Create an overview of larger Shiny Apps


#1

Hello All,

I was wandering if anyone ever creates an overview of there Shiny Apps as they get larger. Imagine an app with many modules, a good deal of functions stored in many R files, small local datafiles and a database connection, and whatever you usually have in your apps.

Now, generally, if it’s neatly structured it’s all fine, but once an app starts growing so big that it’s difficult to keep in your head at once I run into issues. Mostly with R functions, as I wrote some in scripts but plenty of R code is also inside the modules. Sometimes I realise that I want to reuse similar code in other modules. It’s obvious what I want to be done (take out the duplicated functionality and bring it to one place), however the App has grown so big that it starts getting a little confusing and time consuming to organise. At those moments I wish I had some high level structured overview.

I was recommended by a friend who develops websites to use an online massive whiteboard to draw out the components and connections.

I was wandering if any of you have Shiny specific advice, or like to share what you do?

Best,
Jiddu


#2

Perhaps you’ve seen Garret’s talk here,

Modularizing Shiny app code - As Shiny applications grow larger and more complicated, app authors frequently ask us for techniques, patterns, and recommendations for managing the growing complexity of Shiny application code. A Shiny module is a piece of a Shiny app. It can’t be directly run, as a Shiny app can. Instead, it is included as part of a larger app (or as part of a larger Shiny module–they are composable).

I too am keen to hear others’ advice.


#3

In addition to @EconomiCurtis’s advice, I think you just described a perfect case for a small R package with the encapsulated / reusable functionality exposed. You can even include Shiny modules in an R package, if there are “widgets” and such that you generally reuse. R packages are R’s optimal way for code documentation and reuse, and are definitely recommended for larger projects where it becomes easy to forget how things interact. Think of how nice it would be to type ?myfunc for the functions you are interacting with, or to pull up docs on how to use a module that you have not utilized in a while.

If you haven’t built a package before, I definitely recommend Hadley’s book / website on the topic, which makes the topic very accessible.

One last thing that I have long envisioned but never actually had a case to make good on. My intent was to keep the core of the app (i.e. the app.R file) super lightweight and provide all (or most) functionality by modules. Then, I would have a lightweight version of the app.R on another git branch or in the tests folder that would allow me to test each module (and especially new modules) separately for unit / integration testing. I never really thought through what exactly this scaffolding would look like, but the functional programming paradigm makes this possible.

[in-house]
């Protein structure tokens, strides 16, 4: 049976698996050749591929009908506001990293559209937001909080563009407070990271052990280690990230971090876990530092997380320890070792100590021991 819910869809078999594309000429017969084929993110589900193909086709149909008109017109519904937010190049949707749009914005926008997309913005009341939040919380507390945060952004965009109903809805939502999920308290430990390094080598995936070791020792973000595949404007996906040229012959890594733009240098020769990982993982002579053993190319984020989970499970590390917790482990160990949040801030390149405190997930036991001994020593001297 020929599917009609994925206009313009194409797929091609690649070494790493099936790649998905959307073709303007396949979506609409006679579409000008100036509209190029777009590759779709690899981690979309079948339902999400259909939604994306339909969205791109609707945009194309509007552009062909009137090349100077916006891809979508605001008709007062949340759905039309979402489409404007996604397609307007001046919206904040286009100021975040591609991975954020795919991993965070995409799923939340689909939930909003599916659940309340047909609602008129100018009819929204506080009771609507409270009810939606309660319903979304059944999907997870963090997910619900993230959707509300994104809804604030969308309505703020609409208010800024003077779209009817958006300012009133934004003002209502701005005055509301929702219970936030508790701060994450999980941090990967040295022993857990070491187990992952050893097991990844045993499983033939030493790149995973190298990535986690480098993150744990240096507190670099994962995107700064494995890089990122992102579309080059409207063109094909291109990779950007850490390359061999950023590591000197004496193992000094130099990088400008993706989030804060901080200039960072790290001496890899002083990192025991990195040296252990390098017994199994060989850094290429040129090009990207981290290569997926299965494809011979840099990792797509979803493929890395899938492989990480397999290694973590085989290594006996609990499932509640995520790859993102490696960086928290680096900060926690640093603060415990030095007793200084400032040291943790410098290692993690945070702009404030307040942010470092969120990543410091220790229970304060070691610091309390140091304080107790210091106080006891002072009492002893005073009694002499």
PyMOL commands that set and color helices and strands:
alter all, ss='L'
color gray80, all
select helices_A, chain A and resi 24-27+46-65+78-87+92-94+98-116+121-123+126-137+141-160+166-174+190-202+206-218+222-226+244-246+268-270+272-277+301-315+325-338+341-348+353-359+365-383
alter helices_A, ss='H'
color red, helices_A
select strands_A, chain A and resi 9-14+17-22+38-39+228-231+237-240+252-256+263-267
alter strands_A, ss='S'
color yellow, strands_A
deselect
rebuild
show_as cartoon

It certainly is advisable to not ignore unit and integration tests of your application - other frameworks certainly wouldn’t. As the app scales, I think pulling reused functionality into an R package will ultimately push you in this direction and help you think deeper about best practices for app architecture.


#4

@EconomiCurtis @cole, thanks for your replies.

I do use modules and once in a while I write some functions into a package (although I haven’t done that yet with modules).

My main issue is actually not what tools to use to structure the code, but instead when an App gets larger what tools to use to understand how to structure the code.
When things get larger in an App I find myself writing a new module and thinking: “is this similar to something I did before?” “Which parts are similar which not?” “Does it actually run on similar structured data?”

At this point I would like to have a tool (ie. like the whiteboard my friend suggested) that I can view easily that triggers my brain to see the structure.

So, it’s not about the modules, packages and other tools that you can use. It is about how to apply those tools effectively in a larger confusing system.

I hope I’m making sense. :slight_smile:


#5

That makes a lot of sense. I definitely think, depending on the size, that a package or a system of packages might help create “areas of similarity” and manage dependencies for you. There is definitely a nontrivial amount of work associated though.

The other thing you might look at is the ways that web-apps in general are structured or diagrammed (even in other languages). Shiny definitely has some uniqueness with respect to other frameworks, but some of the diagrams and thought models could be helpful to you, as well! Definitely curious to hear what ideas others have or what ends up being useful for you :slight_smile:

This is the first article I came across that looked to have some interesting thought / architecture patterns:


#6

Thanks Cole, that’s xactly the kind of thing I’m looking for. I don’t have a background in programming and program only in R, so I miss this training that may have come from other languages.

I’m really looking forward to any Shiny developers who have strategies/systems/tools that work for them.